Scotland could make a strong case for patenting how not to arrive at the Six Nations.
A squad still reeling from the nightmare of Japan then stumbled, or maybe more appropriately lurched, firmly into that turmoil-riven area thanks to the Finn Russell affair.
It was the last thing Gregor Townsend, who takes charge of his third Six Nations since being elevated to his current role, needed, with his time as Scotland coach not exactly top-heavy with achievement or even suggestions of substantive progress.
The easily-concluded assumption is that the Scots, bereft a player capble of turning games with the sort of touches he has been showing at Racing 92, are now coming to Dublin as a bedraggled lot, fit only for a bit of a shoeing, as was the case when the sides last met in Yokohama.
Throw in the alarming stat that the Scots have failed to win on Irish soil for a decade - so long ago that it was played at Croke Park while the Aviva Stadium was being constructed - and you get the picture.
So, no Russell and no Darcy Graham either after the winger shipped a knee injury.
With both gone from today's game, Townsend's attacking options in his backline are now probably somewhat over-focused on skipper Stuart Hogg.
And not having the retired duo of Greig Laidlaw and John Barclay to lean on for leadership at this time of apparent difficulty suddenly looks very unfortunate for Townsend, who has been unable to get Scotland performing consistently since taking over in 2017.
Still, Fraser Brown, Jonny Gray and Sean Maitland have been around long enough, along with Hogg, to surely dismiss any firm notion that the Scots are suffering a leadership crisis in addition to their poor results and falling out with Russell.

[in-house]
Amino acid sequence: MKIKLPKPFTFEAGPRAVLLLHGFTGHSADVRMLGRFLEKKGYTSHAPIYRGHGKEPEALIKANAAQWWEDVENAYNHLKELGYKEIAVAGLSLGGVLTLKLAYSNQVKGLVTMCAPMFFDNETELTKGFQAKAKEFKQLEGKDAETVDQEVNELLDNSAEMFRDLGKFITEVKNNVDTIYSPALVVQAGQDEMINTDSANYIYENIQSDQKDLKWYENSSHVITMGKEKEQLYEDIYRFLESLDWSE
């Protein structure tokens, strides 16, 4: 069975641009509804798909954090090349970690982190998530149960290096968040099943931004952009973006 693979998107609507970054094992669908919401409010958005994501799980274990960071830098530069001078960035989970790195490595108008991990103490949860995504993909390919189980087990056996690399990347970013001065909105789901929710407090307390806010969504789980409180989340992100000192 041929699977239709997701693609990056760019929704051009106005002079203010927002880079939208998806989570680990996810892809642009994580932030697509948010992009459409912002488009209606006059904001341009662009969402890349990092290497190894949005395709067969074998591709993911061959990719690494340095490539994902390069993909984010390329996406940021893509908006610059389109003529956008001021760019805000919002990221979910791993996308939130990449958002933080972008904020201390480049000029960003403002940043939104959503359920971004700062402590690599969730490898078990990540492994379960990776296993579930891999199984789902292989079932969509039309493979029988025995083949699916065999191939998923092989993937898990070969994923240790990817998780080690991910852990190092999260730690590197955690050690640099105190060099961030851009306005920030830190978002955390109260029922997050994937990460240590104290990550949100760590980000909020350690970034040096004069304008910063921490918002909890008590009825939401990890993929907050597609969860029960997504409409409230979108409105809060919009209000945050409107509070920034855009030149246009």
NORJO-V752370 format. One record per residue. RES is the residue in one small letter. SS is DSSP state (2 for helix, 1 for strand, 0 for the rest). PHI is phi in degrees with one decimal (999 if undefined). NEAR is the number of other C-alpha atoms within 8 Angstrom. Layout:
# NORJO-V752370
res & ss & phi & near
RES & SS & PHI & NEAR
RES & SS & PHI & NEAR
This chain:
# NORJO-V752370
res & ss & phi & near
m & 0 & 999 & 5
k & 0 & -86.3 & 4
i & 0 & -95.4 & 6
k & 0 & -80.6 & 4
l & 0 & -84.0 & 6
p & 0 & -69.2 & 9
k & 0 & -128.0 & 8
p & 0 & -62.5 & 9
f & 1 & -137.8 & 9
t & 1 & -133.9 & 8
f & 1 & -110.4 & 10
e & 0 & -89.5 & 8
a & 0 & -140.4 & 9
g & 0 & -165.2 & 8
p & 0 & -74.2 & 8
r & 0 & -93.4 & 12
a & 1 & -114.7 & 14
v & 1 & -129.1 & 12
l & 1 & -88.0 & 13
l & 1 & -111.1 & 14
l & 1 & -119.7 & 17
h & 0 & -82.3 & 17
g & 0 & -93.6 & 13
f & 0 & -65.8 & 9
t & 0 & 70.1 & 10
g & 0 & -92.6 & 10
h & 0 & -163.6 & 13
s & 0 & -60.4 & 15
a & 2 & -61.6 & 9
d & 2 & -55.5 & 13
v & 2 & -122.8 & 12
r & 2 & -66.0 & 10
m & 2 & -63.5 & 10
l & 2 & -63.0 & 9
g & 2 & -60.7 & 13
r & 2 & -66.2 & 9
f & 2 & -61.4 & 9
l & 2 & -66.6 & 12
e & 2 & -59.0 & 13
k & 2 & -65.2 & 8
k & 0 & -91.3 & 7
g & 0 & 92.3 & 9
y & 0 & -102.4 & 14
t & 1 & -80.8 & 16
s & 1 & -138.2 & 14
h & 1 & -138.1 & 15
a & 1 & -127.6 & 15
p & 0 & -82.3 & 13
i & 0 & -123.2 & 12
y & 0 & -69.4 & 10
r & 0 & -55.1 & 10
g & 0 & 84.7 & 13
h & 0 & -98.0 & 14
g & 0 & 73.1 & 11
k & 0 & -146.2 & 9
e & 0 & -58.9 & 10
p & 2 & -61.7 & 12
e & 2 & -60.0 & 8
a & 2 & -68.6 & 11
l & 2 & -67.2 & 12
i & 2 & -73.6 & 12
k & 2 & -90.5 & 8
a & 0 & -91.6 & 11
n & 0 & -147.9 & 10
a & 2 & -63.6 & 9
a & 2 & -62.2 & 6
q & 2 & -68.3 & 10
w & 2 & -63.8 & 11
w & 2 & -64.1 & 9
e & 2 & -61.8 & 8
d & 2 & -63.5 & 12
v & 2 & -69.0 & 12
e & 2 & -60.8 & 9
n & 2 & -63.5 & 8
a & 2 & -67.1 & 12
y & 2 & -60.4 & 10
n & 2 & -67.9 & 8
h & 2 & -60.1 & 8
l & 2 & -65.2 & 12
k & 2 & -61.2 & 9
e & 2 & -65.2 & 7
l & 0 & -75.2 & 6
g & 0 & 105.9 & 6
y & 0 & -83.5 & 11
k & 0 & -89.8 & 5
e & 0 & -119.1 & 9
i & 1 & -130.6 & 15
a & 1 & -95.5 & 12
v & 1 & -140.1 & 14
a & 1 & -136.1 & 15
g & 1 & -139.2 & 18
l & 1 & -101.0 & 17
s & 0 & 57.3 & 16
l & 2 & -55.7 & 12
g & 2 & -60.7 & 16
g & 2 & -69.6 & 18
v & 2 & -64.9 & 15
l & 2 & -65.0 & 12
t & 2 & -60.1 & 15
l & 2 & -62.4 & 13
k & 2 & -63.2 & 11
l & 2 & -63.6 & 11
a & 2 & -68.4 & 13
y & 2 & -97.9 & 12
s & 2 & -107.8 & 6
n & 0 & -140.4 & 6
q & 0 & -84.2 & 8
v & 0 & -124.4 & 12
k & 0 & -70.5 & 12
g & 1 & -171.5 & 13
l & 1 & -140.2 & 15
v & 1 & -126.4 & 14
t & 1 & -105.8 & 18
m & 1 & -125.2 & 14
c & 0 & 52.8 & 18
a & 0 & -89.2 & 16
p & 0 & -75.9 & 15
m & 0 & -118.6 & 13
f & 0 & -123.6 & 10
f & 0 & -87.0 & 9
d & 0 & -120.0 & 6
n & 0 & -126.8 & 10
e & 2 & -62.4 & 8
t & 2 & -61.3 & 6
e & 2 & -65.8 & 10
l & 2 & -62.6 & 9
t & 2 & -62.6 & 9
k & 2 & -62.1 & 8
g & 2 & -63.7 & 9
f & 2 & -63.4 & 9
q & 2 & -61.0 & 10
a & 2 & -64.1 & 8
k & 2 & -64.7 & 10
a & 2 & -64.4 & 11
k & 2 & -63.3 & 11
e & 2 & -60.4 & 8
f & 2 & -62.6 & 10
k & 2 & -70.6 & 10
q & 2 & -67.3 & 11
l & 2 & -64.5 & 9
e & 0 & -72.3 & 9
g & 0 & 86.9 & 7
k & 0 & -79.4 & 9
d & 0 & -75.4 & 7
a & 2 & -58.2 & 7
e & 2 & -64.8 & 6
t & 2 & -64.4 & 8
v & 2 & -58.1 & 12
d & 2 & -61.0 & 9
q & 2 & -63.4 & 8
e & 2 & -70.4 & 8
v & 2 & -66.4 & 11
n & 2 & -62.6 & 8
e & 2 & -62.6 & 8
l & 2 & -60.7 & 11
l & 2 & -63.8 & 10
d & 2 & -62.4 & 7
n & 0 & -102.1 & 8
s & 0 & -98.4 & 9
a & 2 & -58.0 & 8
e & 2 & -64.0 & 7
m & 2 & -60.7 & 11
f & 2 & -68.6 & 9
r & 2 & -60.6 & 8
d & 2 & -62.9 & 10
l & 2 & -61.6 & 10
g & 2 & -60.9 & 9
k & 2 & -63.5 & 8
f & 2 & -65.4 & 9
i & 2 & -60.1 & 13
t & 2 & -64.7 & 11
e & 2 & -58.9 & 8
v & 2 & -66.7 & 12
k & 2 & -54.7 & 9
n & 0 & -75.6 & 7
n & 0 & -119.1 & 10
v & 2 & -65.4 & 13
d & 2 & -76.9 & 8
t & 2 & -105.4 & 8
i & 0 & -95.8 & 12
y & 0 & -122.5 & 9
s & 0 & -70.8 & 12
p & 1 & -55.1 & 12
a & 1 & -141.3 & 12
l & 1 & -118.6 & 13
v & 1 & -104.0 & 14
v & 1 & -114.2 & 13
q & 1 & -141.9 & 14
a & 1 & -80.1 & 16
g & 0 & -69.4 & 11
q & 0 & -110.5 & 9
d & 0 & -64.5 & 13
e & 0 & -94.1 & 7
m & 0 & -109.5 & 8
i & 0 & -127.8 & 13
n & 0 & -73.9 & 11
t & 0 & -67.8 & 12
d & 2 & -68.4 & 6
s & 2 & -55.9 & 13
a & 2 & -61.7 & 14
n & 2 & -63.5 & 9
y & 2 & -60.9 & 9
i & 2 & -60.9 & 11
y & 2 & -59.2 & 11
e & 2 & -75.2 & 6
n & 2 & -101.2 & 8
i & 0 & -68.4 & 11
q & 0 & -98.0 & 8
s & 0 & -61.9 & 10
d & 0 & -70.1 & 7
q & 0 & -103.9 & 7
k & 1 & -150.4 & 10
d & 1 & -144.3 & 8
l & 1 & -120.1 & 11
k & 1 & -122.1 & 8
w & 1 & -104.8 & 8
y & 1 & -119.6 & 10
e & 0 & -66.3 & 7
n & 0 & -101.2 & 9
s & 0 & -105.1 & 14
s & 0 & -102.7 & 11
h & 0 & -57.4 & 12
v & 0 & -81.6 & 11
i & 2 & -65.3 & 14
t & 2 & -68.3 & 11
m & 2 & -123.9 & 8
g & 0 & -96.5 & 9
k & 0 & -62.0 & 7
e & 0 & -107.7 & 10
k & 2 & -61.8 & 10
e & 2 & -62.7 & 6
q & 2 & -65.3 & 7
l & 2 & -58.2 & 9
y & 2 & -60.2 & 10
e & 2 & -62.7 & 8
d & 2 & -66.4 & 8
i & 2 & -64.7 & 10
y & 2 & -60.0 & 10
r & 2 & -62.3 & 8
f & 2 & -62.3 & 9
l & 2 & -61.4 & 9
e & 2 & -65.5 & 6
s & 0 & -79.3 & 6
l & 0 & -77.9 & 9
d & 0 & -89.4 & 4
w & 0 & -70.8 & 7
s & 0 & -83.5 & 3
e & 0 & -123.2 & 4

But a heavy burden now falls on the shoulders of the fairly inexperienced Adam Hastings as he plays 10 today, in place of the exiled Russell.
And with Ali Price as his scrum-half, Hastings simply has to face-down the intimidating figure of opposite number Johnny Sexton and somehow release Hogg, Maitland and Huw Jones into space.
It looks a tough ask, and especially so if the Scots find it heavy going up front, though at least they have flanker Hamish Watson to cause potential mayhem at the breakdown and nurse new cap, and Edinburgh club-mate, Nick Haining through his first taste of this environment.
Indeed, Townsend will be hoping that club familiarity - along with the dangerous Jamie Ritchie, all the Scots' back-row play for Edinburgh - along with a certain 'circle the wagons' mentality will give today's visitors some form of edge.
In order to achieve this, and seriously discomforting Ireland does appear to be a somewhat unlikely event, then Scotland have to start by unleashing their frustration and fury in a manner that gets points on the board.
Not only that, but they must also be much more solid defensively than in last year's Six Nations when only Italy, who were the only team the Scots defeated, conceded more tries.
Something more akin to their backs-to-the-wall display at Twickenham when coming back from being 31-0 down to agonisingly draw 38-38 is needed today.
And they might be able to pull it off too, though back then a certain Finn Russell was on the field when things became spectacularly fast and loose.
Such drama isn't likely today.